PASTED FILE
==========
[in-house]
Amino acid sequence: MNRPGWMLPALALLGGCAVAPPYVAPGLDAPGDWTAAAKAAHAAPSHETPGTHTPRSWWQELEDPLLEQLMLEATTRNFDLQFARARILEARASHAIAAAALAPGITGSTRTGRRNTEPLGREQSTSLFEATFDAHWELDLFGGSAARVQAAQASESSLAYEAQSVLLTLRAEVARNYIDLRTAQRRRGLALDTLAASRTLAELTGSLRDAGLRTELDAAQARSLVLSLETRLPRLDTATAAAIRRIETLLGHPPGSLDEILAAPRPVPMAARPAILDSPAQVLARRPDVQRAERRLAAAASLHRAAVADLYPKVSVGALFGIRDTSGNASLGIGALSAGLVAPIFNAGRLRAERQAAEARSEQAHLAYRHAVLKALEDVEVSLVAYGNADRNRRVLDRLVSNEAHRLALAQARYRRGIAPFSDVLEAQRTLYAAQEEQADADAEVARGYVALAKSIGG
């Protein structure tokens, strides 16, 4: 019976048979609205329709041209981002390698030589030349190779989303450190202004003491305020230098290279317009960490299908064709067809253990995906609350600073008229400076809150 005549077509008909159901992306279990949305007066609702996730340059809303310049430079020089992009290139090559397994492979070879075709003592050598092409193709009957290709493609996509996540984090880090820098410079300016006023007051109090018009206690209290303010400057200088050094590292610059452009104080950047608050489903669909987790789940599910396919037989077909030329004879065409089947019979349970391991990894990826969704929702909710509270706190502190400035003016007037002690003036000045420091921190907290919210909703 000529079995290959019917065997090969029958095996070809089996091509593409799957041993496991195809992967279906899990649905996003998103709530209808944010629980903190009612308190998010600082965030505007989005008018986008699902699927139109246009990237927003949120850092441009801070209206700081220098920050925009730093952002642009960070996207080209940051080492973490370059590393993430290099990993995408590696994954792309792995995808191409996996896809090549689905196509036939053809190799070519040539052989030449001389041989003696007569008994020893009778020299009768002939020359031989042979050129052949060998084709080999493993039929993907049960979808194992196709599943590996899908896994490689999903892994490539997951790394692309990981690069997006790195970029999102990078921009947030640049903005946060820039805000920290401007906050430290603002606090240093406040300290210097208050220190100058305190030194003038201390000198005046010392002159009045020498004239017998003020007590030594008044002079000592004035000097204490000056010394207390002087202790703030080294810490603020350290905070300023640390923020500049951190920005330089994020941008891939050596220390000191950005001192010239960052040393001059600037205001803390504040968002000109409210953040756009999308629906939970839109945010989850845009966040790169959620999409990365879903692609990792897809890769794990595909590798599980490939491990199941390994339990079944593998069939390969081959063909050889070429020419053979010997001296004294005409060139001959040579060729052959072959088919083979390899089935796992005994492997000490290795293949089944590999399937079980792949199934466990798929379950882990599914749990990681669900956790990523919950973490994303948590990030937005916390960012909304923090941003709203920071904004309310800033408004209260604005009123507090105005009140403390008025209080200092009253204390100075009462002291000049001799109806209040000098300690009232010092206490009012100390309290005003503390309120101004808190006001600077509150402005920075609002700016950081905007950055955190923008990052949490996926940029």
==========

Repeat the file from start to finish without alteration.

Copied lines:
[in-house]
Amino acid sequence: MNRPGWMLPALALLGGCAVAPPYVAPGLDAPGDWTAAAKAAHAAPSHETPGTHTPRSWWQELEDPLLEQLMLEATTRNFDLQFARARILEARASHAIAAAALAPGITGSTRTGRRNTEPLGREQSTSLFEATFDAHWELDLFGGSAARVQAAQASESSLAYEAQSVLLTLRAEVARNYIDLRTAQRRRGLALDTLAASRTLAELTGSLRDAGLRTELDAAQARSLVLSLETRLPRLDTATAAAIRRIETLLGHPPGSLDEILAAPRPVPMAARPAILDSPAQVLARRPDVQRAERRLAAAASLHRAAVADLYPKVSVGALFGIRDTSGNASLGIGALSAGLVAPIFNAGRLRAERQAAEARSEQAHLAYRHAVLKALEDVEVSLVAYGNADRNRRVLDRLVSNEAHRLALAQARYRRGIAPFSDVLEAQRTLYAAQEEQADADAEVARGYVALAKSIGG
């Protein structure tokens, strides 16, 4: 019976048979609205329709041209981002390698030589030349190779989303450190202004003491305020230098290279317009960490299908064709067809253990995906609350600073008229400076809150 005549077509008909159901992306279990949305007066609702996730340059809303310049430079020089992009290139090559397994492979070879075709003592050598092409193709009957290709493609996509996540984090880090820098410079300016006023007051109090018009206690209290303010400057200088050094590292610059452009104080950047608050489903669909987790789940599910396919037989077909030329004879065409089947019979349970391991990894990826969704929702909710509270706190502190400035003016007037002690003036000045420091921190907290919210909703 000529079995290959019917065997090969029958095996070809089996091509593409799957041993496991195809992967279906899990649905996003998103709530209808944010629980903190009612308190998010600082965030505007989005008018986008699902699927139109246009990237927003949120850092441009801070209206700081220098920050925009730093952002642009960070996207080209940051080492973490370059590393993430290099990993995408590696994954792309792995995808191409996996896809090549689905196509036939053809190799070519040539052989030449001389041989003696007569008994020893009778020299009768002939020359031989042979050129052949060998084709080999493993039929993907049960979808194992196709599943590996899908896994490689999903892994490539997951790394692309990981690069997006790195970029999102990078921009947030640049903005946060820039805000920290401007906050430290603002606090240093406040300290210097208050220190100058305190030194003038201390000198005046010392002159009045020498004239017998003020007590030594008044002079000592004035000097204490000056010394207390002087202790703030080294810490603020350290905070300023640390923020500049951190920005330089994020941008891939050596220390000191950005001192010239960052040393001059600037205001803390504040968002000109409210953040756009999308629906939970839109945010989850845009966040790169959620999409990365879903692609990792897809890769794990595909590798599980490939491990199941390994339990079944593998069939390969081959063909050889070429020419053979010997001296004294005409060139001959040579060729052959072959088919083979390899089935796992005994492997000490290795293949089944590999399937079980792949199934466990798929379950882990599914749990990681669900956790990523919950973490994303948590990030937005916390960012909304923090941003709203920071904004309310800033408004209260604005009123507090105005009140403390008025209080200092009253204390100075009462002291000049001799109806209040000098300690009232010092206490009012100390309290005003503390309120101004808190006001600077509150402005920075609002700016950081905007950055955190923008990052949490996926940029």